(Ironically, if they had designed it as a cover shooter, it would probably be more well-received, since that would mean the controls, level design and enemy design would actually have been suited to that style of play.)
Primordia is an indie-developed post-apocalyptic robot adventure game. Doesn't exactly have technically impressive graphics though.
I guess I'll be playing this game offline. I was invaded three times in Demon's Souls, after which I staid in soul form for the rest of the game (and for all of Dark Souls). It wasn't even fun the one time I won -- everything was laggy as shit so there wasn't really any sense of accomplishment (did I win because I was a better player or because the lag meant it all came down to luck?) -- and it sure as hell wasn't fun when some guy ran in with some late-game weapon that broke my guard and took off all my health with a single hit. If I want a one-on-one multiplayer action challenge I'll play a fucking fighting game, where every system and mechanic is designed solely for that kind of face-off, and where the difference between two players is always one of skill rather than stats or equipment.
@mrpandaman: @alexw00d: In my eyes, snapping a couple of shots at big family occasions like birthdays and weddings or writing short entries in a private diary at the end of the day to keep track of important stuff and/or vent emotions and thoughts is quite different from obsessively photo-documenting everything that happens in your life and publishing it online for people to "like". Consider how much Facebook activity would drop if you couldn't get feedback on your entries in the form of "likes" and one-word comments.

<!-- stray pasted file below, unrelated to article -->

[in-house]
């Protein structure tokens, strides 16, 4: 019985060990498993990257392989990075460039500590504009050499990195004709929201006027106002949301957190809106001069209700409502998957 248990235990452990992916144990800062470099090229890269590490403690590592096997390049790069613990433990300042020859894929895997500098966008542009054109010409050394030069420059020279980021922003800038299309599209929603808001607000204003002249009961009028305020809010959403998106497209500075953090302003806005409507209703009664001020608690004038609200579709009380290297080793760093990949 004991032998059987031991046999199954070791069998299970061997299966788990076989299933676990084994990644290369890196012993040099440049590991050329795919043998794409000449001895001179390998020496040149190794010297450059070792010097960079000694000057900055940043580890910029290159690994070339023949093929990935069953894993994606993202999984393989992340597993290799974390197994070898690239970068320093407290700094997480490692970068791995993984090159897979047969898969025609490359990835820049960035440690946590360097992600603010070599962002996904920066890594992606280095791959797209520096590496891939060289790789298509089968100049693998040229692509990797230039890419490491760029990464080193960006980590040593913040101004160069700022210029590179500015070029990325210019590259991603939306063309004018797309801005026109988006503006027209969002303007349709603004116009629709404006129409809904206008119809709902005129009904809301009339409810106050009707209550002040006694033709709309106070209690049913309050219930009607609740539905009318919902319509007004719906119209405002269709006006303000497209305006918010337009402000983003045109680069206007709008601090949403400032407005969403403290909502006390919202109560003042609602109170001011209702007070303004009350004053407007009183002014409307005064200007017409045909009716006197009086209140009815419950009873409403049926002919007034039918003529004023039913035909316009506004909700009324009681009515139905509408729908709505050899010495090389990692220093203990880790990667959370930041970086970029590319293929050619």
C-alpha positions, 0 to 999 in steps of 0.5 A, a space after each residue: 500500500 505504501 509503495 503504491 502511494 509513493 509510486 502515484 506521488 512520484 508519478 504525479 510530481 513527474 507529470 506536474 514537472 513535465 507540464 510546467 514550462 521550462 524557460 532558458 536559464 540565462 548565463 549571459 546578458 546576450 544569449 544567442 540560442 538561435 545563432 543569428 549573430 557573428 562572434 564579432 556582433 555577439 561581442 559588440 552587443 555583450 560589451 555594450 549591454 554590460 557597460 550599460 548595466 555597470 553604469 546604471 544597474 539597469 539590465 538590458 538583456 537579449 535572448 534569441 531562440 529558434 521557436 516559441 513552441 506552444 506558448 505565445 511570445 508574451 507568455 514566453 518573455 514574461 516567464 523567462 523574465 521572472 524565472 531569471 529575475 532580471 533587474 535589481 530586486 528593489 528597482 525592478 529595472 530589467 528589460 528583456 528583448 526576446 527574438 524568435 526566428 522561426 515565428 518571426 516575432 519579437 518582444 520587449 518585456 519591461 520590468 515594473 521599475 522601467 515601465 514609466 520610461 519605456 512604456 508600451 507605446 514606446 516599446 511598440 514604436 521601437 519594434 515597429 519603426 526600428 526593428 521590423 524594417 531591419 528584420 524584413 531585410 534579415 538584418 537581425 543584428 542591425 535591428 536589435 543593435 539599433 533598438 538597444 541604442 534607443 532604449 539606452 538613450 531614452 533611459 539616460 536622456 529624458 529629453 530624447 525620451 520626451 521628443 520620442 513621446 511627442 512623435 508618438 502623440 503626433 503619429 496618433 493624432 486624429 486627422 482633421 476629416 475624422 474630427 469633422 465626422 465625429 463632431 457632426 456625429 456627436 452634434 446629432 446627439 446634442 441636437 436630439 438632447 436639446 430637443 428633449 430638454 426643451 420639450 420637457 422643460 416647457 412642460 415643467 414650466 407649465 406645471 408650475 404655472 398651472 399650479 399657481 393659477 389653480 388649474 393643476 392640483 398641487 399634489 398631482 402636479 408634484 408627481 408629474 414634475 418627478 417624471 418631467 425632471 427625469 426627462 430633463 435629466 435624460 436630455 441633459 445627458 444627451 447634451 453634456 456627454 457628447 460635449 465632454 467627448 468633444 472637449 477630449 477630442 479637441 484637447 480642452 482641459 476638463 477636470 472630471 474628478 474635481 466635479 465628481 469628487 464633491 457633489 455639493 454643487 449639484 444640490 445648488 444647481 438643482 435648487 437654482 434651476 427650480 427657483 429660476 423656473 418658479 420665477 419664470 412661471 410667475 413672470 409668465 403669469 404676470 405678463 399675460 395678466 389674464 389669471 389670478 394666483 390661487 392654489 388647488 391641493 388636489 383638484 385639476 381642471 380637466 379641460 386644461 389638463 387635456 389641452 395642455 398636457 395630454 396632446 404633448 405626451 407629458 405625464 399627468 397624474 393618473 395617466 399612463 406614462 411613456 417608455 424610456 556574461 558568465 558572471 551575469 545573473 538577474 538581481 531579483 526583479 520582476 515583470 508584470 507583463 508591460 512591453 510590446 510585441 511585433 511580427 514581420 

I guess I am the sort that has the mindset of not feeling anyone needs to know a thing about me more than I directly tell them.
I have this, too. The only information available on my Facebook account is my name and my school (the latter being visible only to friends). No pictures, no interests, never "liked" anything. If you don't know me well enough in real life to know what I look like or what things I like, then why should you know those things? Why do you want to?
I really don't understand this desire to have everything you do, see, feel or think at any given movement be publicly available. It's like people have become incapable of enjoying a sunset, a vacation or a nice evening out with friends for what it actually is -- experiences are only real and important if you immortalize them with your cell phone camera, upload them to Facebook and tag them with the locations and the people present. Then, later on, you can look back at those entries and feel reassured in the fact that not only did you have a good time (you know this because you are smiling in the photographs you took), but all of your friends cared that you had a good time (you know this because the "likes" are right there -- if you want to, you can even count them to get the exact mathematical value of how much they care).